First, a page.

For fifteen years now, the US Navy has been looking at the opportunities on the market to acquire more advanced radars, comprehending their own desires. In 2010, Northrop Grumman, Lockheed Martin and Raytheon were finally chosen and asked them to develop a radar in the decimeter and centimeter wavelength (S-band) frequency range.
They were given the task of increasing the time so that the ships had time to respond to the emerging threat. Modern weapons are becoming more and more long-range, fast, stealthy and accurate. Accordingly, the new radar had to see further, despite the interference of the enemy and nature, and be more sensitive.
In 2013, the Missile Defense Agency chose Raytheon from the proposed options and provided it with $ 386 million to bring the project to perfection. In 2016, the first SPY-6 was tested at a test site in Hawaii.
As far as the new radar is able to withstand interference, the company is silent, revealing only some details of the contract and the characteristics of the system.
The fleet will receive radars belonging to the SPY-6 family. Their variations are indicated by a number from 1 to 4 attached to the Latin letter V.
The V1 air and missile defense radar is the largest in the family. It is motionless, has four faces with 37 radar modular assemblies each. The Arleigh Burke Flight III class destroyers under construction will be equipped with these radars. V2 is a small rotating radar with one edge for nine modules. It is planned to be used on amphibious ships and aircraft carriers of the Nimitz class. V3 has three surfaces of nine blocks each. It will be installed on new Ford-class aircraft carriers as well as Constellation frigates. Radar V4, like V1, has four surfaces, but 24 blocks each. It will be installed on the upgraded Arleigh Burke Flight IIA class destroyers.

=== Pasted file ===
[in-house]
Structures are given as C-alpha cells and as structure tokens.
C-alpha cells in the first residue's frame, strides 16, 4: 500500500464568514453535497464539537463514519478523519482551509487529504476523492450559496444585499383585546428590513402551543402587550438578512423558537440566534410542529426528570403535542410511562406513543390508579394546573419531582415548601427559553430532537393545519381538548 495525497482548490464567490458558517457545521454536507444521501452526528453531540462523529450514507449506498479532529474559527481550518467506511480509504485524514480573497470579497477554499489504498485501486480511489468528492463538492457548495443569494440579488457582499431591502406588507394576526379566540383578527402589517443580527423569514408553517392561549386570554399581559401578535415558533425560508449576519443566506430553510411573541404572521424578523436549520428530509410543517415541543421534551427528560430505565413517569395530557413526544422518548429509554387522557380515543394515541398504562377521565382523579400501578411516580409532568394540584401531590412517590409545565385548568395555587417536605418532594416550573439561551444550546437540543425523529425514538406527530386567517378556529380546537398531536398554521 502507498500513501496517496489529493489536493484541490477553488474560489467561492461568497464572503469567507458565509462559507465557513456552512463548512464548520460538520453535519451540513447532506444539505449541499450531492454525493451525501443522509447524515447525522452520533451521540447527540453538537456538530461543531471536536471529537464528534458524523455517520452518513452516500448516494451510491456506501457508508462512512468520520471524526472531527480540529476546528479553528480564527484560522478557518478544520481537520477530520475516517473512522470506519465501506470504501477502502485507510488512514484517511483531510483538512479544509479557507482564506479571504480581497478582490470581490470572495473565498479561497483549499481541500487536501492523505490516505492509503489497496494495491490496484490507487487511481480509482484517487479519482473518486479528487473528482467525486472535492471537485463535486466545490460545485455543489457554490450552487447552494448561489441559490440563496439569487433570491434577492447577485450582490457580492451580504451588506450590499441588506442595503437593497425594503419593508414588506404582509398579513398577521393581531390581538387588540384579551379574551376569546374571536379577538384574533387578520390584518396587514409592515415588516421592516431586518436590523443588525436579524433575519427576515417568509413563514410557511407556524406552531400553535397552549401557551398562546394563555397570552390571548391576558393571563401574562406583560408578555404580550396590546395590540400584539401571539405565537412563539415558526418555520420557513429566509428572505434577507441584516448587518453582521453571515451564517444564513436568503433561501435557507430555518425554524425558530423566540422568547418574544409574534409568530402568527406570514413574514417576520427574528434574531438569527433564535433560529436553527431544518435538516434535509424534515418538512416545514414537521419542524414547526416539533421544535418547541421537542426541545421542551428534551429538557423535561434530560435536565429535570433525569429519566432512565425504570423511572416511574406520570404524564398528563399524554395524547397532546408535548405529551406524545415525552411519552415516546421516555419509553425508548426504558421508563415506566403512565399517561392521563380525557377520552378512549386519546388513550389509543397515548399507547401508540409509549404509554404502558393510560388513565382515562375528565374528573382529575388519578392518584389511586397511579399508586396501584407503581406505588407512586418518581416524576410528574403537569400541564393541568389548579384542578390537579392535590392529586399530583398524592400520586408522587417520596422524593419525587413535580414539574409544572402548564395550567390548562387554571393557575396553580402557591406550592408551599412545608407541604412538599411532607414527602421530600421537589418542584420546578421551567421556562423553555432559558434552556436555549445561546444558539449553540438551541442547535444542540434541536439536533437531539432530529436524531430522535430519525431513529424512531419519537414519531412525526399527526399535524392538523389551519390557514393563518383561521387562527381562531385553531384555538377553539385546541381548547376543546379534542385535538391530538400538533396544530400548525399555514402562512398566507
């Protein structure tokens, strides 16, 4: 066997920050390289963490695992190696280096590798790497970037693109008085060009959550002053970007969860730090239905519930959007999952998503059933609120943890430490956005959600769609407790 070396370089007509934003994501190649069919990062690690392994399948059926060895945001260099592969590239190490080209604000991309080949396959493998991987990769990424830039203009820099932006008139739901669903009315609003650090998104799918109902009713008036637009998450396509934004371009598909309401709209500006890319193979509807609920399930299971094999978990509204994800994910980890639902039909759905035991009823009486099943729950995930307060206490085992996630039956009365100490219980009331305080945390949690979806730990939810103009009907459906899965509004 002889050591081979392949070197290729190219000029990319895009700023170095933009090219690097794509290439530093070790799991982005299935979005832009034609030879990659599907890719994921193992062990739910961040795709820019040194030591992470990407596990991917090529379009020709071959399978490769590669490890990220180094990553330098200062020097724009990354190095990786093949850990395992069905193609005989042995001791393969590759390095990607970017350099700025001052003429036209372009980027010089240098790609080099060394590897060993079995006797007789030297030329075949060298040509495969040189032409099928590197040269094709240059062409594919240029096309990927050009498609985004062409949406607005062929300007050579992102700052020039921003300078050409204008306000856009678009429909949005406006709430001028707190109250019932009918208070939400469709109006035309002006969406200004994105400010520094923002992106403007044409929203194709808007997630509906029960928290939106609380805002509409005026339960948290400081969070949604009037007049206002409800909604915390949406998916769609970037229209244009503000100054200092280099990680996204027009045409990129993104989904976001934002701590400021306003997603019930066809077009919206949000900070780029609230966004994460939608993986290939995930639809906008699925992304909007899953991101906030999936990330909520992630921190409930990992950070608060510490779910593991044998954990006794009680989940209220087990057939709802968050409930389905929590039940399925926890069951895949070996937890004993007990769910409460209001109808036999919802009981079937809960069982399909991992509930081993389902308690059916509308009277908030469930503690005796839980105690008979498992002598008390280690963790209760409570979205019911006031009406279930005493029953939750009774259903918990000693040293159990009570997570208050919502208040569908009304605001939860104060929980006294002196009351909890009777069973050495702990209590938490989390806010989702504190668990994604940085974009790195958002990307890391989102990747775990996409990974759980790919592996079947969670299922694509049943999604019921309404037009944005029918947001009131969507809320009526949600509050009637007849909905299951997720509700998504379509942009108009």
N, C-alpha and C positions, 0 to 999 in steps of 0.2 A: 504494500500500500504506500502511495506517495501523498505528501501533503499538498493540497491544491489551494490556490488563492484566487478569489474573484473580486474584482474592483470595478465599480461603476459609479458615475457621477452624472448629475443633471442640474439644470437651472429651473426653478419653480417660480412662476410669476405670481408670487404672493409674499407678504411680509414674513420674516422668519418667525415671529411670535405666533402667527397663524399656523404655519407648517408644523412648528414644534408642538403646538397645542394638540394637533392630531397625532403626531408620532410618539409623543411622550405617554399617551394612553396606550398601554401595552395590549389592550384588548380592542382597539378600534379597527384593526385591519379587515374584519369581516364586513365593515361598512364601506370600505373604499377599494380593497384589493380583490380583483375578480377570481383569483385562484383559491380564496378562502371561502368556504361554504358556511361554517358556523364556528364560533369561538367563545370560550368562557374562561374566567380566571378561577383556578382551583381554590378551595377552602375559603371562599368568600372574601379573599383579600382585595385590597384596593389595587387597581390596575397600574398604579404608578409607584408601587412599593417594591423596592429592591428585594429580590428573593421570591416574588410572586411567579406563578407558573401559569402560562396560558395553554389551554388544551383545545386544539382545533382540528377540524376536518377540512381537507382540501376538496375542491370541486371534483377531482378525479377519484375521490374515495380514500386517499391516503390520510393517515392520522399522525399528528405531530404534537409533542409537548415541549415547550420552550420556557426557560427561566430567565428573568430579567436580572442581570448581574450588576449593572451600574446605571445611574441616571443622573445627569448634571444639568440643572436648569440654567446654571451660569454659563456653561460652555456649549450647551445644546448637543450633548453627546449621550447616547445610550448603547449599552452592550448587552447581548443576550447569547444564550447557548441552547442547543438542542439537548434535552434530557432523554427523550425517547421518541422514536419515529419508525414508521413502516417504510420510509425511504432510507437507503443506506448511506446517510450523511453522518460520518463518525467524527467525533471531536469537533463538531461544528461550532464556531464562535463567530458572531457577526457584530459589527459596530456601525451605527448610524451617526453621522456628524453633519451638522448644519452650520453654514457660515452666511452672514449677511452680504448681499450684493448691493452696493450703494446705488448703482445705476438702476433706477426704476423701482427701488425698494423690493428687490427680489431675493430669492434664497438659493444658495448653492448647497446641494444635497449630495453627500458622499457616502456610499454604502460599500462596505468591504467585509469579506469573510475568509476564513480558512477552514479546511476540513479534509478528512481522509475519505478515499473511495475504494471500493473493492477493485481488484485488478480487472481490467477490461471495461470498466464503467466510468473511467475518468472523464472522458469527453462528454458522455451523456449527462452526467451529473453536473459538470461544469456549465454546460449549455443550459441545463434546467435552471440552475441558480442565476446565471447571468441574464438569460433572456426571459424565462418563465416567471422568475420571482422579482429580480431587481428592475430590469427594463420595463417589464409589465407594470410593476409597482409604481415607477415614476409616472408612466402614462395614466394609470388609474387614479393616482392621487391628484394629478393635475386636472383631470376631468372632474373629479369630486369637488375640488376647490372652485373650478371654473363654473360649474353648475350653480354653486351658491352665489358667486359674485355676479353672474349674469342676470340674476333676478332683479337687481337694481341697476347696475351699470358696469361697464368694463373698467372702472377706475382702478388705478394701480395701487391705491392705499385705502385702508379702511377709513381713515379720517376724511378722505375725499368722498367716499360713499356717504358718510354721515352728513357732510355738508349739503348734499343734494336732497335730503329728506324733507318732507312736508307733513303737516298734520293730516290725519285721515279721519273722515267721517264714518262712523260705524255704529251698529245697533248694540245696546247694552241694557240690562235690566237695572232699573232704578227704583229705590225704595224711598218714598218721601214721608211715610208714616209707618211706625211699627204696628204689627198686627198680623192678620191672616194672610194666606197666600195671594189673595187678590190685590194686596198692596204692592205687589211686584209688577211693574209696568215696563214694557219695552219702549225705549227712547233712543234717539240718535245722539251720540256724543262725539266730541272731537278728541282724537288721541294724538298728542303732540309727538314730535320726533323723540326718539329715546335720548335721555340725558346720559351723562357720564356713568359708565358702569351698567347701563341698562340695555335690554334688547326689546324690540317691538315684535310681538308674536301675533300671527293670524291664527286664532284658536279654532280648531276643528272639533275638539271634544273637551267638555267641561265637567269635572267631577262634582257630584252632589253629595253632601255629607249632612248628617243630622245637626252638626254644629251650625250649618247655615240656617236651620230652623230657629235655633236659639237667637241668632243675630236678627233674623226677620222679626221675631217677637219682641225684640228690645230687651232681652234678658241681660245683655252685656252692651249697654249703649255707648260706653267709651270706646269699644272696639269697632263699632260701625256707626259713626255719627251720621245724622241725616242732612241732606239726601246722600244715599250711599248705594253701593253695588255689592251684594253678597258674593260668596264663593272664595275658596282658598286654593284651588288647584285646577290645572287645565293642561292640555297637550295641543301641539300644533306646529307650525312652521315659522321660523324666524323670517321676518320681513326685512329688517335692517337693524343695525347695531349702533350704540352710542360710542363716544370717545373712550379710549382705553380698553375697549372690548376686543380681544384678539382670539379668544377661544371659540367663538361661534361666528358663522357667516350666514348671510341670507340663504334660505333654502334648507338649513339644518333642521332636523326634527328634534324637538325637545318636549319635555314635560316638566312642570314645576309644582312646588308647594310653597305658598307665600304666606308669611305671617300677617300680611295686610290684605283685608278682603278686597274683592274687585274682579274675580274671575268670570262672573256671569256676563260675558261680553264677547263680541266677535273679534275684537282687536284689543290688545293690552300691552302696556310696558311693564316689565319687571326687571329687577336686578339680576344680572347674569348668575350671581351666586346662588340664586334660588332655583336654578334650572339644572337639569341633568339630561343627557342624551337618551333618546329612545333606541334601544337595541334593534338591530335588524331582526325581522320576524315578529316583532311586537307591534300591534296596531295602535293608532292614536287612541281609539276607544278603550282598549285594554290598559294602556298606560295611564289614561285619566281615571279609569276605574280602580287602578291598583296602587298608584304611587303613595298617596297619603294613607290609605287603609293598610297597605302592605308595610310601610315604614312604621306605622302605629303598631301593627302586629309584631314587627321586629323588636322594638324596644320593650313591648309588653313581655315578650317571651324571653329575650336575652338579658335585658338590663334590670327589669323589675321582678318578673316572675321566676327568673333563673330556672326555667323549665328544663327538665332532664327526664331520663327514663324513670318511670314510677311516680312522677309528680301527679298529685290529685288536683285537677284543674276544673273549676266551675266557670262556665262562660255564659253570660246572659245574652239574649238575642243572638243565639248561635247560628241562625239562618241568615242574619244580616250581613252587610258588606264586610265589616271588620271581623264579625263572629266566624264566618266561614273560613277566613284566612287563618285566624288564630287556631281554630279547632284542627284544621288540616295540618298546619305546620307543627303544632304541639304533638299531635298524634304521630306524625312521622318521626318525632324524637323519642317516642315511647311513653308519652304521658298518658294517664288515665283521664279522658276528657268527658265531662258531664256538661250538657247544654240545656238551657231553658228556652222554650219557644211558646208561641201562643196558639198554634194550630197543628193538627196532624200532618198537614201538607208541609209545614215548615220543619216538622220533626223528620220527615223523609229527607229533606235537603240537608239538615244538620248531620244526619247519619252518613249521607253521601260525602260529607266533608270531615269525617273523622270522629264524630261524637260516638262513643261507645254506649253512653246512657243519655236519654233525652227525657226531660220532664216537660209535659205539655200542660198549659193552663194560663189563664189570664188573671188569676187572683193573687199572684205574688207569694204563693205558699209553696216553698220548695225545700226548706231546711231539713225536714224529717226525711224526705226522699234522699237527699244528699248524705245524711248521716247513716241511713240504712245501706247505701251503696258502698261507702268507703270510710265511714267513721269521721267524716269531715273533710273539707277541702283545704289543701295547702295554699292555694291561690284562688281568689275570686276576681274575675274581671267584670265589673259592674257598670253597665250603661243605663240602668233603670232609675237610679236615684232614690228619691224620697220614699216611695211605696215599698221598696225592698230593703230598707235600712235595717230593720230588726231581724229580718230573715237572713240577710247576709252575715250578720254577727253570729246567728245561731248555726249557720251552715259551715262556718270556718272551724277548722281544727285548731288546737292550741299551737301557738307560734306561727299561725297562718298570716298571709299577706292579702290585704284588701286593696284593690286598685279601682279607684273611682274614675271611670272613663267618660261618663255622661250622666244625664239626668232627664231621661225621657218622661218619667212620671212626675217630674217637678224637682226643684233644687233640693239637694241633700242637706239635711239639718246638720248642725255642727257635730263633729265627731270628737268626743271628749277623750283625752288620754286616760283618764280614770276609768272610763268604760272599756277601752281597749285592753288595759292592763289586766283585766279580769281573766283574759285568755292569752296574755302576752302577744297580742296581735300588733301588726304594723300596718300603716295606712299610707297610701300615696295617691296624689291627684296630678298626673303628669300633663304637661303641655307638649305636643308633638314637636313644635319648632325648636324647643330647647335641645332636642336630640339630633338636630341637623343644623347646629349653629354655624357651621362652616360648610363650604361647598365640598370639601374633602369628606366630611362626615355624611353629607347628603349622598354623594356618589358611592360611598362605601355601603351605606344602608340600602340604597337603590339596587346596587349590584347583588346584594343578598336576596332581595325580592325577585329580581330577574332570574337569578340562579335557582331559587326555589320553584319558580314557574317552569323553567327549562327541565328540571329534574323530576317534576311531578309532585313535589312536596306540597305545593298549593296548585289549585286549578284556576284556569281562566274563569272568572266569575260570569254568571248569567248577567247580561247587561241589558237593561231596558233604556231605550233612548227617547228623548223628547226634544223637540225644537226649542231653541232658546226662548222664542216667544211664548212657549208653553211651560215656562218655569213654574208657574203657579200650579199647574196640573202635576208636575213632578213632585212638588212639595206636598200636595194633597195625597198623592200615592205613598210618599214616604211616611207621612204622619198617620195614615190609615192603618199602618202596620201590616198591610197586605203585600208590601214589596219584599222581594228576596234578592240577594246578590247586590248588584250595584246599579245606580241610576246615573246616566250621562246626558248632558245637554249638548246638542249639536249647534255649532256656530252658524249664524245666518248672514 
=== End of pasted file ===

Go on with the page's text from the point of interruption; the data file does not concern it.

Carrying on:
Radars are assembled from separate blocks, similar to a honeycomb cell. Each module is a self-contained radar with a volume of about 0.2 cubic meters. From these blocks, Raytheon assembles four antenna options.
The cells integrated by the software make the SPY-6 30 times more sensitive than the recently released SPY-1D. It is able to detect and track a target half the size and twice the range. The antenna, consisting of only nine units, provides the same sensitivity as the previous generation SPY-1 radar currently deployed on ships of the US Navy.
The new radar is fully compatible with the Standard Missile family, also developed by Raytheon. And besides, if necessary, the radar can concentrate the electromagnetic pulses emitted by the blocks into a directed beam and blind the electronics of enemy aircraft, ships and missiles with it, that is, it can itself be a weapon.
The radar is connected to any combat control system. Through several different networks, it communicates with other manufacturers' radars and weapons systems. SPY-6, in any configuration, detects and tracks ballistic and cruise missiles, aircraft and surface ships in any direction for 360.
The appearance of SPY-6 is a new stage in the development of radar equipment for the US Navy. “For the first time, a single family of shipborne multifunctional radar stations has been developed,” writes The Defense Leak columnist, probably hinting at the impending unification. And this is a simplification of the system of maintenance and supply of spare parts, training of operators and their interchangeability, saving, finally.
But it is unlikely that Spy-6 will be installed on all ships of the US Navy. In this case, within 40 years, such is the life of the radar, this market will be closed to other companies. Raytheon Technologies' competitors, Northrop Grumman and Lockheed Martin and some others, will hardly agree with such a prospect. They, too, are developing detection systems, spend a lot of money and, it's not hard to guess, would like to recoup their costs.